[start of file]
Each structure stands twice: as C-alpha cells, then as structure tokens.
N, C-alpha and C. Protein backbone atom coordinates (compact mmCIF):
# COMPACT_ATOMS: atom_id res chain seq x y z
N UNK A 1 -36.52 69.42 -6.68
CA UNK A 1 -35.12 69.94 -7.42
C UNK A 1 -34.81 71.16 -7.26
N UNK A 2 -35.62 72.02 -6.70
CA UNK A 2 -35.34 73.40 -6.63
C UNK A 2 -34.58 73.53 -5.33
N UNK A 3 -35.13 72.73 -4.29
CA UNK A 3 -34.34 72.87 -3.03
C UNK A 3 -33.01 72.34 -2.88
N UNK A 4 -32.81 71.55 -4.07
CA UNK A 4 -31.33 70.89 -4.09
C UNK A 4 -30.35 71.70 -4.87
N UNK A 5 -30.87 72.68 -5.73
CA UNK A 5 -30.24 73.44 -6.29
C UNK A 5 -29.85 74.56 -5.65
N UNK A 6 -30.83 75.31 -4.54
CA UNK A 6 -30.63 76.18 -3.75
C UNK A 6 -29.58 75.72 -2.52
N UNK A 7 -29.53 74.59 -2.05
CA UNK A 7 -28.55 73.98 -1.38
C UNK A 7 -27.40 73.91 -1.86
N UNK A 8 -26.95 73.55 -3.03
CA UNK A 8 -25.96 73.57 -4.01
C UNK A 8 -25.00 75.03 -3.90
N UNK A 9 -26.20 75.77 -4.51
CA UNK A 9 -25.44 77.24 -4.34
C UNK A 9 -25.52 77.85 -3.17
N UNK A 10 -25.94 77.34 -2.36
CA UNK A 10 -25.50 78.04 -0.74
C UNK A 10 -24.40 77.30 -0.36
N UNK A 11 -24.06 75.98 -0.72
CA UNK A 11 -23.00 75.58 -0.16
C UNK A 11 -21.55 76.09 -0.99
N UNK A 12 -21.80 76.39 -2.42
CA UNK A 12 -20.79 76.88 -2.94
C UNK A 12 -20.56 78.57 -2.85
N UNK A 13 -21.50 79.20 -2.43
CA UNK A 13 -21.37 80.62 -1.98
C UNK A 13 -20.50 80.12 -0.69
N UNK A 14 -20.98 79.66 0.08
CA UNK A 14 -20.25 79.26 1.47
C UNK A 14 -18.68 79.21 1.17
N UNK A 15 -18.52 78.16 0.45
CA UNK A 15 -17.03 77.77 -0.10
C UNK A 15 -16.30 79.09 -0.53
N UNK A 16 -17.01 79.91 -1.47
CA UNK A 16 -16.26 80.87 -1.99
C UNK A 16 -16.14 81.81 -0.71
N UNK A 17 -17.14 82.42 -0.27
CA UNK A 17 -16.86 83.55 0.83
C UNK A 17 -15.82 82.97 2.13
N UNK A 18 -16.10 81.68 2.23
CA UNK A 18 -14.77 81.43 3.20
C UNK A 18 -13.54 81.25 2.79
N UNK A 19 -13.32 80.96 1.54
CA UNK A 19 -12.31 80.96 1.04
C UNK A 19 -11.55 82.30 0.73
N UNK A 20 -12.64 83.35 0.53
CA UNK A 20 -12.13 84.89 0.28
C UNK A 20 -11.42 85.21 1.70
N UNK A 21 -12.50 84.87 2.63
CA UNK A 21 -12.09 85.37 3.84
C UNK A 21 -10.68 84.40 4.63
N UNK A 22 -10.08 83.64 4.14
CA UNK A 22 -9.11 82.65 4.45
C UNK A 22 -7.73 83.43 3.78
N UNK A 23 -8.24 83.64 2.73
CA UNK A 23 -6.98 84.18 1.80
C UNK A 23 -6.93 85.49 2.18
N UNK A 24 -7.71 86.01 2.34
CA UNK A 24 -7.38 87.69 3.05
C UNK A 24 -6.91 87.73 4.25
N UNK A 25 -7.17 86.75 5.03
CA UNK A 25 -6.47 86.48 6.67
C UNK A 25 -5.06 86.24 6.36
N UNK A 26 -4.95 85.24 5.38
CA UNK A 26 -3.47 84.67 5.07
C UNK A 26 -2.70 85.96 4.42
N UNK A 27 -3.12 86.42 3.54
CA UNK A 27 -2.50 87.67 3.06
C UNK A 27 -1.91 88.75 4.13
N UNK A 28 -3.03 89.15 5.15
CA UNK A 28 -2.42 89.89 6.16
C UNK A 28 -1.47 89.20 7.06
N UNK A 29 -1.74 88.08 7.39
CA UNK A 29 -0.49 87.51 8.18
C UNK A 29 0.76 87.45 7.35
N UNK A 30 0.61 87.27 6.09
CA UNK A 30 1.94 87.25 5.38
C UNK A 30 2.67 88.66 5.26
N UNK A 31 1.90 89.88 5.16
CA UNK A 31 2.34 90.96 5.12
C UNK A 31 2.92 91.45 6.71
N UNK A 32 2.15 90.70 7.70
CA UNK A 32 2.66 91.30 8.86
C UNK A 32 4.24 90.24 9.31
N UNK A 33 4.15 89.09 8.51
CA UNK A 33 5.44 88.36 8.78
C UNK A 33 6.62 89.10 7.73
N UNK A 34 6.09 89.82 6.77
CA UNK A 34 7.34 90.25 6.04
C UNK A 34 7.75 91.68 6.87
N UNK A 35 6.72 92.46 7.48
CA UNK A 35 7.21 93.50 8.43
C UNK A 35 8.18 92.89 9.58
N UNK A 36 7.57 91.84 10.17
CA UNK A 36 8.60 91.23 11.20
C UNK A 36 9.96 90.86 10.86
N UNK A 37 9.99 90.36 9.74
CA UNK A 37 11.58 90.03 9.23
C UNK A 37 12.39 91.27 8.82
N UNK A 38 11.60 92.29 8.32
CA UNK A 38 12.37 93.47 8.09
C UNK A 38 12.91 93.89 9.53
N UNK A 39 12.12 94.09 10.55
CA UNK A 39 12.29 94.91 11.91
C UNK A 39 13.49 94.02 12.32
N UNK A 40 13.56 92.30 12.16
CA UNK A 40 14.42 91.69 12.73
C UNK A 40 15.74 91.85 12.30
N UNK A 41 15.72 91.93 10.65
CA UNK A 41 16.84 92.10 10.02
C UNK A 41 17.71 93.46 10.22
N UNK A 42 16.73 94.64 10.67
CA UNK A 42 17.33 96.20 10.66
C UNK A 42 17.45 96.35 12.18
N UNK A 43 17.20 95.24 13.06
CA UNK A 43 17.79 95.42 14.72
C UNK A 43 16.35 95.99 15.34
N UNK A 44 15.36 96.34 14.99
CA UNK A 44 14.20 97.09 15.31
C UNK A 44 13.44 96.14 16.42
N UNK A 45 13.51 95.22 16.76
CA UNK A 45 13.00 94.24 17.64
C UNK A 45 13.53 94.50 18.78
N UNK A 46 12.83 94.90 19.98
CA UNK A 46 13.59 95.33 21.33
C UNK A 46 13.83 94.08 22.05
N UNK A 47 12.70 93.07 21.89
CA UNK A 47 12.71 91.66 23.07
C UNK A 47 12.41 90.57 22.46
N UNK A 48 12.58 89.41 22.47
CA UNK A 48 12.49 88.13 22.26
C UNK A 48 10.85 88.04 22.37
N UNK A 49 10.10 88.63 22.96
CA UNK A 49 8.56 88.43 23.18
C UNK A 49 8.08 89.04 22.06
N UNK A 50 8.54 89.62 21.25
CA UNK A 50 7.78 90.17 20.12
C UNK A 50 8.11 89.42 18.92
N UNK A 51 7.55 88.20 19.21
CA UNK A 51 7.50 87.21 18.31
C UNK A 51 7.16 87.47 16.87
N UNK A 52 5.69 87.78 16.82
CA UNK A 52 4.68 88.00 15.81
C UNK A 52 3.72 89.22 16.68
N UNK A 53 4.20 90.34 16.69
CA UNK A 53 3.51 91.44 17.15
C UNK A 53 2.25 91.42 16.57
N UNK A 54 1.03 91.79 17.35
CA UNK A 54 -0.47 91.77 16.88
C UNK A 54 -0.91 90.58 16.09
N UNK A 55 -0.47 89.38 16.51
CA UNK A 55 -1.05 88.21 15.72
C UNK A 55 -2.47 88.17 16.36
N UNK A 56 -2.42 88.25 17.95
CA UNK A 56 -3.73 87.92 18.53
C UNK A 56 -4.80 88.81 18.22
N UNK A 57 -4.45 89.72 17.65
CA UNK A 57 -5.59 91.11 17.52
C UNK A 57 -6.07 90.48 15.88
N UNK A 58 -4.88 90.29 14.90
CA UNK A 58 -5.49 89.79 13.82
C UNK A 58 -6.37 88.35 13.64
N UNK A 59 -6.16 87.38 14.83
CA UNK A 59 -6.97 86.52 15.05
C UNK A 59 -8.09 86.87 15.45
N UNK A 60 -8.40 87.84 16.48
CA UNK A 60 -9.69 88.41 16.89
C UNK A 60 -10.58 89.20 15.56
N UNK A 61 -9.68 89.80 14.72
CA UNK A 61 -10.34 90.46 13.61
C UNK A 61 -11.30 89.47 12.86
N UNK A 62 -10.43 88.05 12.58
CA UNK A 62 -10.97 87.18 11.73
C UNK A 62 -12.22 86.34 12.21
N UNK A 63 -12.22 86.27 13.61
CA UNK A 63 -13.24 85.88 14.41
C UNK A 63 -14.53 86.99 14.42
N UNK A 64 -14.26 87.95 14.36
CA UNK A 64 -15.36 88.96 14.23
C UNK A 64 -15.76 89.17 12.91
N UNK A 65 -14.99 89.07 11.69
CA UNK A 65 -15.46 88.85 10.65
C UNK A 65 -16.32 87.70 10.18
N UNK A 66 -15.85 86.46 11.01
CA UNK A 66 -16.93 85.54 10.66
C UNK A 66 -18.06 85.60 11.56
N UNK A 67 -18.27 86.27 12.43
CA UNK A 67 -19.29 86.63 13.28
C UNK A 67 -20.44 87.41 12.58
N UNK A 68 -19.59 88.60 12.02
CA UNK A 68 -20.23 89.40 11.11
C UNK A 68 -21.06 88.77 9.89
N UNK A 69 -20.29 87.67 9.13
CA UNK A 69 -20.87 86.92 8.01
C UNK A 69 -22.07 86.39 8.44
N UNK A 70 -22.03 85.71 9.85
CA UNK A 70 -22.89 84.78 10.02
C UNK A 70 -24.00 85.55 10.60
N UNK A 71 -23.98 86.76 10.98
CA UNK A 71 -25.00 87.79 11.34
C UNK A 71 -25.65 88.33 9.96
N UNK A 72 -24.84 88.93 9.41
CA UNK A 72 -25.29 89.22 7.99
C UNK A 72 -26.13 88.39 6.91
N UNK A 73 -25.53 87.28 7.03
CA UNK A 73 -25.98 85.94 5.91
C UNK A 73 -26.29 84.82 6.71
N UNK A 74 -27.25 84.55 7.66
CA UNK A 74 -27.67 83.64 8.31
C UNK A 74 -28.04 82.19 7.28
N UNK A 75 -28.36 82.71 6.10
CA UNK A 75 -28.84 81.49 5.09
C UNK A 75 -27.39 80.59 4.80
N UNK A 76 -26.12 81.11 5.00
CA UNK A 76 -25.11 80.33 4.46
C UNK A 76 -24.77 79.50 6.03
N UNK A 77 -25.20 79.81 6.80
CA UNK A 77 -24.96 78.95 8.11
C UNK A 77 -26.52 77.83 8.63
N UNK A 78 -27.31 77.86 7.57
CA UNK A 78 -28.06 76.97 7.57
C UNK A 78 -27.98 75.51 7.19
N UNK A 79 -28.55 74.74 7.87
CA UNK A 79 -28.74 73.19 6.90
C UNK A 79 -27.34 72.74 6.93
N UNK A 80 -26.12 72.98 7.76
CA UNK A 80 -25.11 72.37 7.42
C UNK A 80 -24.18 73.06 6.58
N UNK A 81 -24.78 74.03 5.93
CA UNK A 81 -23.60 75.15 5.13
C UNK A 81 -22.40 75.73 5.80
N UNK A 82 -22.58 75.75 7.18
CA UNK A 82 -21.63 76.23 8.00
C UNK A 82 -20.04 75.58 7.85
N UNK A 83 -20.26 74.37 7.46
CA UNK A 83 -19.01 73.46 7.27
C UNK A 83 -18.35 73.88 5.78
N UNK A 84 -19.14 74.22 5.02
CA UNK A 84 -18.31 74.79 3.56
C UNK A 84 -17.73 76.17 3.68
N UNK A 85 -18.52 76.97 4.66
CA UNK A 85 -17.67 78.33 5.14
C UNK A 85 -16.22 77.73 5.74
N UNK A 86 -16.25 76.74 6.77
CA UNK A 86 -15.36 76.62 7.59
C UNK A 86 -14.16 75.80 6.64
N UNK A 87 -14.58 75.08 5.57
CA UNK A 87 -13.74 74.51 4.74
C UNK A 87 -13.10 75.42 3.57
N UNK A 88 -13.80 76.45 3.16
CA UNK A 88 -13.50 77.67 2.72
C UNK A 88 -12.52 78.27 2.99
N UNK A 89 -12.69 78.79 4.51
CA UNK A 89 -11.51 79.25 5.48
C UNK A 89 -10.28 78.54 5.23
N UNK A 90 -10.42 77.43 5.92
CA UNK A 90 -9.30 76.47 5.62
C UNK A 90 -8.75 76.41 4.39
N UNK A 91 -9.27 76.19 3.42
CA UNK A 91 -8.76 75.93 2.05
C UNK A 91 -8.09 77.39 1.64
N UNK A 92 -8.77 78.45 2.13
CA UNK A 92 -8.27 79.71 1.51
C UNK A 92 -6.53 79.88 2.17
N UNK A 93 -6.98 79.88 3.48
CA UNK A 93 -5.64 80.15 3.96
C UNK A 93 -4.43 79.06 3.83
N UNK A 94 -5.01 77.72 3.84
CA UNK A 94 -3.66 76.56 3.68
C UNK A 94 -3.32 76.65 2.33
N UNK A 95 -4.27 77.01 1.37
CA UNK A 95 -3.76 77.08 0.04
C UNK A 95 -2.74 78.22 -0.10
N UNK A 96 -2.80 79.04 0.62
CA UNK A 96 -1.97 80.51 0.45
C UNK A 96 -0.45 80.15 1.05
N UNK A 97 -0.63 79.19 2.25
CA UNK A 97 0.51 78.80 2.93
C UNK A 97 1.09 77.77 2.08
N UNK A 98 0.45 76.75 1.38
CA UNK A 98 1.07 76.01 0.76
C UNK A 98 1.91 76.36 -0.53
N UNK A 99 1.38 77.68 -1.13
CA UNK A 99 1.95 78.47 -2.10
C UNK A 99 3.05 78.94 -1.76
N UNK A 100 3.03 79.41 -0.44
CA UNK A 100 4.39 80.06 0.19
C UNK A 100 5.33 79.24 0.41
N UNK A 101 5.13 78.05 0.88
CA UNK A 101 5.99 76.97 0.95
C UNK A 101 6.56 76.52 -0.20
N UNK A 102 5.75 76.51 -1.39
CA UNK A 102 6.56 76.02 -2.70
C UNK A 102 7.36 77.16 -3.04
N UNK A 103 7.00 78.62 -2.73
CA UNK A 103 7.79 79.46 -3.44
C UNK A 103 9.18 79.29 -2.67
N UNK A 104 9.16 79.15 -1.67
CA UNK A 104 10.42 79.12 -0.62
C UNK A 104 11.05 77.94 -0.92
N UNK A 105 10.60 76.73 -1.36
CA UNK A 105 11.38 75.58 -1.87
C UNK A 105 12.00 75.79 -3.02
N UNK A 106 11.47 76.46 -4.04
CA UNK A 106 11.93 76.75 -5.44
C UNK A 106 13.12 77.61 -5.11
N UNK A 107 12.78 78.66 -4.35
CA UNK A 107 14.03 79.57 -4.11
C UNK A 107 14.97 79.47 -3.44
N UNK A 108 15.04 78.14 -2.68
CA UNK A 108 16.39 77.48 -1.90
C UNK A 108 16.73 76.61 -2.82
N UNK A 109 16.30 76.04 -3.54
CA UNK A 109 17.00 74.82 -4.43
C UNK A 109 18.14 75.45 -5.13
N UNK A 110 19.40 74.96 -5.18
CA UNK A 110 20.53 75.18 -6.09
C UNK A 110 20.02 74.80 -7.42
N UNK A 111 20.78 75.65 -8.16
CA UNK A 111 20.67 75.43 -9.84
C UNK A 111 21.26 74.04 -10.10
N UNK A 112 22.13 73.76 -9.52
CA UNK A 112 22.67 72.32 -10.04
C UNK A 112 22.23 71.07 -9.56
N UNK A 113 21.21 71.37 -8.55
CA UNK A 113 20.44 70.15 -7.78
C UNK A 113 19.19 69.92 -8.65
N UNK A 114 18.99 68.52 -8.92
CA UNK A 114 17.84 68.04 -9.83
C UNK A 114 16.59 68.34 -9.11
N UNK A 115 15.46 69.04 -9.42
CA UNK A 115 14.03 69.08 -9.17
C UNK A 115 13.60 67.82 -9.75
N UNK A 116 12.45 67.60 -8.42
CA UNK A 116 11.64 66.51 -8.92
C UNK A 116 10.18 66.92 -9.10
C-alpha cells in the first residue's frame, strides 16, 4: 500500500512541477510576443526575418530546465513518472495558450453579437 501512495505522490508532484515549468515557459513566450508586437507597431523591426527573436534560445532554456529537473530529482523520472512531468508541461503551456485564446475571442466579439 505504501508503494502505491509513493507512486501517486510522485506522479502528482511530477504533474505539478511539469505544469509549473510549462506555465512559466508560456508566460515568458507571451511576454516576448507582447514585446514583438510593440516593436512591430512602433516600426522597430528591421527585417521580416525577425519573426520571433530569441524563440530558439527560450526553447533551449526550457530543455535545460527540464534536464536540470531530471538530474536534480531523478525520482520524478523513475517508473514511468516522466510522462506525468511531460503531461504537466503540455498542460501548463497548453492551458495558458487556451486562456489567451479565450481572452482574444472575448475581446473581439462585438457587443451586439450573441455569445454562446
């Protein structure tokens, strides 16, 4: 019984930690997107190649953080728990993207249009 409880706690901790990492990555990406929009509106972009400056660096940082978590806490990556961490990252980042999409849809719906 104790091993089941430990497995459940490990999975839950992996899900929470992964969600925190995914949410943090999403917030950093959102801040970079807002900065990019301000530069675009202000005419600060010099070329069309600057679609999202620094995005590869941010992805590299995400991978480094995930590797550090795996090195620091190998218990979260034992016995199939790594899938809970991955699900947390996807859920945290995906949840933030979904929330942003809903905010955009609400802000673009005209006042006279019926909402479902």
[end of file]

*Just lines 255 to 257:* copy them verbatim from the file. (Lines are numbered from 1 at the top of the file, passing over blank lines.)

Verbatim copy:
C UNK A 84 -17.73 76.17 3.68
N UNK A 85 -18.52 76.97 4.66
CA UNK A 85 -17.67 78.33 5.14